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Sometimes, royal title in a male-favouring system can't be inherited by a king's daughter, but can be inherited by the man who marries her. The throne can be passed on via a princess, but not solely to her. She'll instead be placed somewhere on a scale of royal wives—if she's lucky, perhaps as co-ruler, but if she's not, perhaps just as a convenient tool who ceases to be useful as soon as the marriage goes through. In some cases, this is even retroactive: a woman who has already inherited will be demoted to consort if she later marries.


This can be involved in a number of plots.

Similar things occur with royal widows. Another variant is when instead of the husband claiming the throne directly, he becomes regent to a son who he produced with his chosen princess for that purpose. A downplayed version is where the husband isn't actually going to inherit anything through the marriage, but thinks lineage makes for a good Trophy Wife.



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     Anime and Manga 
  • Berserk: The king of Midland has only one child, Princess Charlotte, and whoever marries her will become the kings' heir. Griffith, an ambitious commoner who hopes to get a kingdom of his own, works hard to impress the king with repeated victories in battle, while at the same time using all his charm to sweep the naive princess off her feet. Since Charlotte is not yet engaged the king's brother Count Julius and Julius's son Adonis are actually second and third in line, but Griffith manages to eliminate them after Julius's unsuccessful attempt on Griffith's life. After winning the hundred year war for Midland, Griffith blows his chance when he has a Freak Out over Guts leaving the band of the Hawk, and gets himself imprisoned and tortured by the king for deflowering Charlotte. Charlotte helps Griffith's followers to spring him out of prison, and has no choice but to say goodbye. Then come the Millennium Falcon Arc, Emperor Ganishka invades Midland and intends to legitimize his conquest by forcing Charlotte to bear his children. Griffith miraculously returns to rescue Charlotte and all of Midland, with them being none the wiser about the Deal with the Devil Griffith made in the Eclipse. Now a Villain with Good Publicity, Griffith is once again set to marry Charlotte and make his kingship official.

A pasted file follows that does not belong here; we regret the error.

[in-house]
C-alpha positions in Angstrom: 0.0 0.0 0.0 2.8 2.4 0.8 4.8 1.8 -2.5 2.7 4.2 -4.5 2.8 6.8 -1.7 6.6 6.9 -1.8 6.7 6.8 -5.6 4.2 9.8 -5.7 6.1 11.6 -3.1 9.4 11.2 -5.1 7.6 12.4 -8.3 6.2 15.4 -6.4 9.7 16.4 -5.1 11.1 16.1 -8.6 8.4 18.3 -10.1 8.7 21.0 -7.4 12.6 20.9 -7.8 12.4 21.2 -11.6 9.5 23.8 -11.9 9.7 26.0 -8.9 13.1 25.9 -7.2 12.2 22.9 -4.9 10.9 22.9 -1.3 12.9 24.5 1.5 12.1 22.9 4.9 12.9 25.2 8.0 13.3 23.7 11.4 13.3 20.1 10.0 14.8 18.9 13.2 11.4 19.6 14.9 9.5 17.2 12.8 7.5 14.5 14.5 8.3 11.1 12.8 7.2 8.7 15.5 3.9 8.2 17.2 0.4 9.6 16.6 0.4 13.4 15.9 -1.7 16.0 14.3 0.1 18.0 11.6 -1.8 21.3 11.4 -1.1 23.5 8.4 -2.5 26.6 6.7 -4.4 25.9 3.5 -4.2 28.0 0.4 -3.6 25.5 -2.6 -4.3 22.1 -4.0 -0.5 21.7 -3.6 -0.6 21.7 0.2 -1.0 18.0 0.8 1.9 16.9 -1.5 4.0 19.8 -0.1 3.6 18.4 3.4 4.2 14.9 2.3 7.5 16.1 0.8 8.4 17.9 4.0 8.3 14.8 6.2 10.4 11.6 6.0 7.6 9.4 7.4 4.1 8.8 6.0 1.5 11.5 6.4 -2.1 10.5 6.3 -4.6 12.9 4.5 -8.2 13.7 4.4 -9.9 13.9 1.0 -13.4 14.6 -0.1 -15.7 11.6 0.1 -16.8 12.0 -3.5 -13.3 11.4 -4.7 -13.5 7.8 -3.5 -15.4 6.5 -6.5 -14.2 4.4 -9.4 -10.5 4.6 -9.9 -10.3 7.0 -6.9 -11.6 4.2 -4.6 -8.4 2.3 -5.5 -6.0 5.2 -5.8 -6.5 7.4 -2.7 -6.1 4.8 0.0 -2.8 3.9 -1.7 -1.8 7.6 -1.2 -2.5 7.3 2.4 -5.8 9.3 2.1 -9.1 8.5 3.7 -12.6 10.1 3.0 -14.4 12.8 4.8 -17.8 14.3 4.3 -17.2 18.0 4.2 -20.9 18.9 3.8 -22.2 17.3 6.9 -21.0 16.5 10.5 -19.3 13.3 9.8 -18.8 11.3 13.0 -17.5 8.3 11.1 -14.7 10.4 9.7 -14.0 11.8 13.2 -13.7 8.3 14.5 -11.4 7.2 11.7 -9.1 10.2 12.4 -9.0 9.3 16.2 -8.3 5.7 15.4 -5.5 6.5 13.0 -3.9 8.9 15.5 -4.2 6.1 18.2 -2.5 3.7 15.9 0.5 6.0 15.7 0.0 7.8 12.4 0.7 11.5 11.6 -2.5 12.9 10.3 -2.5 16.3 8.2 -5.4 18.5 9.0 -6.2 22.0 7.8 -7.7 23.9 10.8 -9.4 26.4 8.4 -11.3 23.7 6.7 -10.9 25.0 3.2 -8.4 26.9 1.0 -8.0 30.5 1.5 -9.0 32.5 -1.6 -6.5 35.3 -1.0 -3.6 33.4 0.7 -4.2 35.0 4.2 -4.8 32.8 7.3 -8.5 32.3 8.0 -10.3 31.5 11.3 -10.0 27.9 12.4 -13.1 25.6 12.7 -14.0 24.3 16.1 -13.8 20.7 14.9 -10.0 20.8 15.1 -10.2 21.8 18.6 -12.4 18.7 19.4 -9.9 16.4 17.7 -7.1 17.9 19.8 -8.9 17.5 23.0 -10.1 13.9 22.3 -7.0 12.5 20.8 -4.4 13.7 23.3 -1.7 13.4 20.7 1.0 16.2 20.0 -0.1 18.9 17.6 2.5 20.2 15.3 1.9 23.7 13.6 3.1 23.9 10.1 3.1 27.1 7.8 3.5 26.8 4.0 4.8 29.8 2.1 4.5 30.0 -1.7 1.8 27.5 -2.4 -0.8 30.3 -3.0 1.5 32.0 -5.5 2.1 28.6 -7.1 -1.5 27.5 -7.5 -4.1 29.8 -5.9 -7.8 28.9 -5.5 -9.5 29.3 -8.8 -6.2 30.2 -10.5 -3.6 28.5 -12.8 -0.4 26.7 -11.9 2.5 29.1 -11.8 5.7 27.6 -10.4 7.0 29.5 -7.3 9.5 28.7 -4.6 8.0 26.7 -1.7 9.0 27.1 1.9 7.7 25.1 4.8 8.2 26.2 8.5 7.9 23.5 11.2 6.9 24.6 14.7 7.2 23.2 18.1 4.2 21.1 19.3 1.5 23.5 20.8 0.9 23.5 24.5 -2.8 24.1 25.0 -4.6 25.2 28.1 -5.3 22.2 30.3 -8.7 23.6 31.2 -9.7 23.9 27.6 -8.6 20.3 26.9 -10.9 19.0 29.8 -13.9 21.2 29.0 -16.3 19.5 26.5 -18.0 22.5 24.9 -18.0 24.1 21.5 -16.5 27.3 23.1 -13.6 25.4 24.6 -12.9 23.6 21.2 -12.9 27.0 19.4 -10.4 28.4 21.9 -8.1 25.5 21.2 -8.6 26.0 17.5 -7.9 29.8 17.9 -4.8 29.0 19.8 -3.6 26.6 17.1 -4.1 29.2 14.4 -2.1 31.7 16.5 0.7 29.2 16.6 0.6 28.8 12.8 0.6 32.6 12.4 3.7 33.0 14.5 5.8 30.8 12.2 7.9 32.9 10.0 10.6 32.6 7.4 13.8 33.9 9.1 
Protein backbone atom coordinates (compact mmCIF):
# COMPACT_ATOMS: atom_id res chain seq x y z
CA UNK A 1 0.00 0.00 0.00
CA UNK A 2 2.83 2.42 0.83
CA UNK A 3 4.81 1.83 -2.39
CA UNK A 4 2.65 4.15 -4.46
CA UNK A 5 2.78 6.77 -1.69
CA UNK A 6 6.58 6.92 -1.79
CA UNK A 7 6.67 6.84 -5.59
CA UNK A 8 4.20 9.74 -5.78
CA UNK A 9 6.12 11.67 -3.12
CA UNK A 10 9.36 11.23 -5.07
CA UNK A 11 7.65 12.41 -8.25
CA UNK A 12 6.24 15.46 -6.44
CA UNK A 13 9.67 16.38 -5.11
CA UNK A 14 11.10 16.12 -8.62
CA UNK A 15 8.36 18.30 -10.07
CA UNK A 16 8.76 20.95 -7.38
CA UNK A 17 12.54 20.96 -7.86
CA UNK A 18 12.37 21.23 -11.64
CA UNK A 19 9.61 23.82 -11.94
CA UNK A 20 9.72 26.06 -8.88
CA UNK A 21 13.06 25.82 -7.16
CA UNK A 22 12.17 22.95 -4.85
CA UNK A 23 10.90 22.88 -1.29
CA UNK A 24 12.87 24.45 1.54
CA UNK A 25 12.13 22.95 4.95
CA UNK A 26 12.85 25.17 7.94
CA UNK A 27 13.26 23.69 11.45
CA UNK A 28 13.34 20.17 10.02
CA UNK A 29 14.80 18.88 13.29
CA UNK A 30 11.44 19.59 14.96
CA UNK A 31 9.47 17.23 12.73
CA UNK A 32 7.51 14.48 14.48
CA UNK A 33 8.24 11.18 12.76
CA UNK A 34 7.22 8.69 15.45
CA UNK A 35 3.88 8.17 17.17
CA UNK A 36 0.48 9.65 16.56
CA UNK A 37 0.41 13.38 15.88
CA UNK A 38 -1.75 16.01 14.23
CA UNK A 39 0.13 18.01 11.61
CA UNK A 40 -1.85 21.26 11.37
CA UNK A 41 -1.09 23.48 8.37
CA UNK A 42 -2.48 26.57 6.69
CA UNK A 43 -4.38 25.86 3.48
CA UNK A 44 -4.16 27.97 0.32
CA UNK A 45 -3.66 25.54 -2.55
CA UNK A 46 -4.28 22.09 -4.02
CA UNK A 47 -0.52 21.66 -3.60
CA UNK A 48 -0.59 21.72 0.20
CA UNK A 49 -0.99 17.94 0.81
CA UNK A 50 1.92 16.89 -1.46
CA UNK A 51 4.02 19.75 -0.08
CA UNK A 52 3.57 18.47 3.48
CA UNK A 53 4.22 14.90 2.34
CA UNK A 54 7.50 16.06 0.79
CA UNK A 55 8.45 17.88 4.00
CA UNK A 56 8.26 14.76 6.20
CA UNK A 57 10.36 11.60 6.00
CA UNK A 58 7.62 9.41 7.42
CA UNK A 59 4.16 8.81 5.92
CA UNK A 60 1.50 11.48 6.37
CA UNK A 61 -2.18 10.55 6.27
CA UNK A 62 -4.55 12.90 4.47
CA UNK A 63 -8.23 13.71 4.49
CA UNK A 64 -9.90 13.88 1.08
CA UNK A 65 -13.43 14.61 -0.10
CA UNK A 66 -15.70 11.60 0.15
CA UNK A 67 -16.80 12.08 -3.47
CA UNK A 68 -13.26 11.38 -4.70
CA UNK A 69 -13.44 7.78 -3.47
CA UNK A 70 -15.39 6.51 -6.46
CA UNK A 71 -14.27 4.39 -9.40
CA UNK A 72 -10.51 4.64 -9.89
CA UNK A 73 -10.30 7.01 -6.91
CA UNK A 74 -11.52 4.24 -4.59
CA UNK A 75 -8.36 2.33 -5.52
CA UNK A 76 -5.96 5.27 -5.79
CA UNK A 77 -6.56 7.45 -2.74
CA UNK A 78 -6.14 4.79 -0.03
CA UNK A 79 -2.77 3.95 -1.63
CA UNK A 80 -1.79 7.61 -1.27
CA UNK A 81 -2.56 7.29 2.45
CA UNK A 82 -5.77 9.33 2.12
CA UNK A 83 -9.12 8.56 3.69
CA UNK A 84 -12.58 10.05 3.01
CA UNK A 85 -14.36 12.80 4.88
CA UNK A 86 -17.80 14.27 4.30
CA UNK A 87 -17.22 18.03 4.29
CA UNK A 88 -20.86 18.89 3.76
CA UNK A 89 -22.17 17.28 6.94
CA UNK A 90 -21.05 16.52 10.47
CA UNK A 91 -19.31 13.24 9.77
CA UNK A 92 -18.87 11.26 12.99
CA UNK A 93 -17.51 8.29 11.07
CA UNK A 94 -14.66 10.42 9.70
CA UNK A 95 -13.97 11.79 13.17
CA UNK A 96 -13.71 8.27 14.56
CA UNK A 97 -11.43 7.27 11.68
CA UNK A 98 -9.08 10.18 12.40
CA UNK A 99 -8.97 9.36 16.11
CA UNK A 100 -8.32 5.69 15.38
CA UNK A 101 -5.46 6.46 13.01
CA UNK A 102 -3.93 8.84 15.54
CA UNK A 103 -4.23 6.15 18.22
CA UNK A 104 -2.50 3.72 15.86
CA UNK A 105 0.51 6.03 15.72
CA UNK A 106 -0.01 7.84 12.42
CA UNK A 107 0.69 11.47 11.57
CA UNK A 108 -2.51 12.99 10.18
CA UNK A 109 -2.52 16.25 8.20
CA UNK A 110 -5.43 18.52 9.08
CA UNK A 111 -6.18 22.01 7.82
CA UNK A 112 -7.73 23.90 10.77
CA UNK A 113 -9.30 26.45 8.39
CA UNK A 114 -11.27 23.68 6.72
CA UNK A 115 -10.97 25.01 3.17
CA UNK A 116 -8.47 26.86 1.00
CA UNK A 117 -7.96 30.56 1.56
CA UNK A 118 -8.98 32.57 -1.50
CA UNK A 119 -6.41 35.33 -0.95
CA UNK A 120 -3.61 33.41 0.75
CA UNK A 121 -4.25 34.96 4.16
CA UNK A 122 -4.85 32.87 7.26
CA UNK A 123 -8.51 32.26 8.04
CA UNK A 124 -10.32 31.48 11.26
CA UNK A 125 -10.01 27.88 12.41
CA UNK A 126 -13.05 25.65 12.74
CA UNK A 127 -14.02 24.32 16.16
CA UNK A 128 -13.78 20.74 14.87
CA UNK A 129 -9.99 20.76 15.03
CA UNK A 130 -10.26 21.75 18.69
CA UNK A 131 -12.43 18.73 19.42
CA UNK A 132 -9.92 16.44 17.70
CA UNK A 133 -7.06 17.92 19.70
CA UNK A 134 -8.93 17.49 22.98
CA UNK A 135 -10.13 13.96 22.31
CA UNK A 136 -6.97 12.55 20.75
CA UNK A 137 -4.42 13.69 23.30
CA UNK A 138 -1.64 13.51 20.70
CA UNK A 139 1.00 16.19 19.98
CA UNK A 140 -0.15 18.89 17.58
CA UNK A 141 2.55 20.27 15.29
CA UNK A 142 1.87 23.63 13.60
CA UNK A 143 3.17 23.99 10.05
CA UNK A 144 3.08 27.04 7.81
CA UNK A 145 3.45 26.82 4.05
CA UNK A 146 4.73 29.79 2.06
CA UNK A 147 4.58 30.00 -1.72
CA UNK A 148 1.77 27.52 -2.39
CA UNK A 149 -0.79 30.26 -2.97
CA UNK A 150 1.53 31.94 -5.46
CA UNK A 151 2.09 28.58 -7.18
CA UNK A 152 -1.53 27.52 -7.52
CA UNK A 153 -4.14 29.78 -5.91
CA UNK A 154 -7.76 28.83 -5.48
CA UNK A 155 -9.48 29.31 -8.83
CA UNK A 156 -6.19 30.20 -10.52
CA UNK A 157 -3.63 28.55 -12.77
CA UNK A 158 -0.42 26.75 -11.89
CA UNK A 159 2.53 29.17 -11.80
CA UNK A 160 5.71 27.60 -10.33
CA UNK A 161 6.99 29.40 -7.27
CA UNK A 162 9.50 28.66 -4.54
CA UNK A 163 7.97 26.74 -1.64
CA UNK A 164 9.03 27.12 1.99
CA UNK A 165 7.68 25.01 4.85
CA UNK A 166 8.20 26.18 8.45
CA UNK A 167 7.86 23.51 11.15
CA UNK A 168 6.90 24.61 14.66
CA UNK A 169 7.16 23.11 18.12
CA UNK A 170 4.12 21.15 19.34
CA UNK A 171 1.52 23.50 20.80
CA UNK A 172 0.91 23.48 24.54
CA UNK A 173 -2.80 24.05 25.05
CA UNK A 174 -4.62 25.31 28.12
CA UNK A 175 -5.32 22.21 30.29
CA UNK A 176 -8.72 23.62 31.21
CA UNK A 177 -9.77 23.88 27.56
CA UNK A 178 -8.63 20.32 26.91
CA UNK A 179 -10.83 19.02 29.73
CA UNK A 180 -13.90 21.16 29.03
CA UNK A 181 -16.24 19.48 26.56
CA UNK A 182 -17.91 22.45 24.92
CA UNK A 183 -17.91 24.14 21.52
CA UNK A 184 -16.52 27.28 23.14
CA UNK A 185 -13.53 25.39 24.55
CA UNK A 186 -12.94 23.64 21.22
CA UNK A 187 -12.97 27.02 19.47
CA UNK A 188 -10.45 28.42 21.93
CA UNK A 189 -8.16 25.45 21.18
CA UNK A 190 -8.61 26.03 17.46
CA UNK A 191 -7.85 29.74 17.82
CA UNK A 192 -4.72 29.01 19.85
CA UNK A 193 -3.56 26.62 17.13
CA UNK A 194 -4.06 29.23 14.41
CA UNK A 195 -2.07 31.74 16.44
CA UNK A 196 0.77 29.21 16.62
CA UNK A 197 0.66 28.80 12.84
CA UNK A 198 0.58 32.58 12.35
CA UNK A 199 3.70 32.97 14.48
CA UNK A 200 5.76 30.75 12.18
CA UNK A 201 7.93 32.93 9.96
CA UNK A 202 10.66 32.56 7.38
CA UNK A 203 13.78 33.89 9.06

• Shigurui:
    • Iwamoto Kogan, founder of the fearsome Kogan-Ryu style of swordsmanship, is ever more obsessed with securing the future of his school. Much to his frustration, his only child Mie is a girl. Therefore he makes his two best students, Irako Seigen and Fujiki Gennosuke, compete for the honor of marrying Mie and inheriting the dojo. While Gennosuke genuinely admires Mie and wants to serve his master, Irako is deceitful and wants it all for himself.
    • Old Master Ichidensai Funaki didn't used to have any problem with the succession of his dojo, since he had twin sons to carry on his style, but when they are slain by Gennosuke and Irako on orders from Kogan, Ichidensai is left only with his daughter Chika. Chika is in fact a Lad-ette Action Girl whose skill is mightier than any of her father's remaining male students, but tradition still requires that her father pick a husband for her and make him the heir to the dojo. As the Engagement Challenge, Ichidensai holds a "Helmet-Throwing" contest to see which student can best cut through a thrown helmet in midair. This plan runs into some snags: one is that Chika has some intersex genitalia that she doesn't want anyone to know about, leading to apprehension about her wedding night. The other is that she's got a Yandere stalker in the grotesque, toad-like ex-student Gannosuke, who starts murdering each new husband Chika gets before they can even consummate the marriage.
  • Because Tendo Soun from Rumiko Takahashi's Ranma ½ has only three daughters and no sons, there is a danger that his fine dojo will become nothing more than a legacy holding to his sons-in-law. This is his principal reason for advocating the courtship of his youngest daughter Akane to his old friend's son, Saotome Ranma: Ranma is an accomplished martial artist who would have a keen interest in keeping a thriving dojo.
  • This is initially the case for Princess Yumina Urnea Belfast in In Another World with My Smartphone. (A male cousin would've been higher in the line of succession, but Yumina only had a single female cousin.) As such, her parents are eager to push her into an Arranged Marriage with main protagonist Mochizuki Touya after he foils an assassination plot on the King's life (and passes a Secret Test of Character via Yumina's Mystical Eyes). Touya is initially hesitant about marrying Yumina, but she eventually grows on him (as do his other eventual fiancées), but he has no interest in ruling the Kingdom of Belfast. Later in the light novels, this last point is subverted twice, as the King and Queen of Belfast eventually have a son to take over as the Crown Prince, while Touya himself becomes the ruler of a small Duchy that's established for him.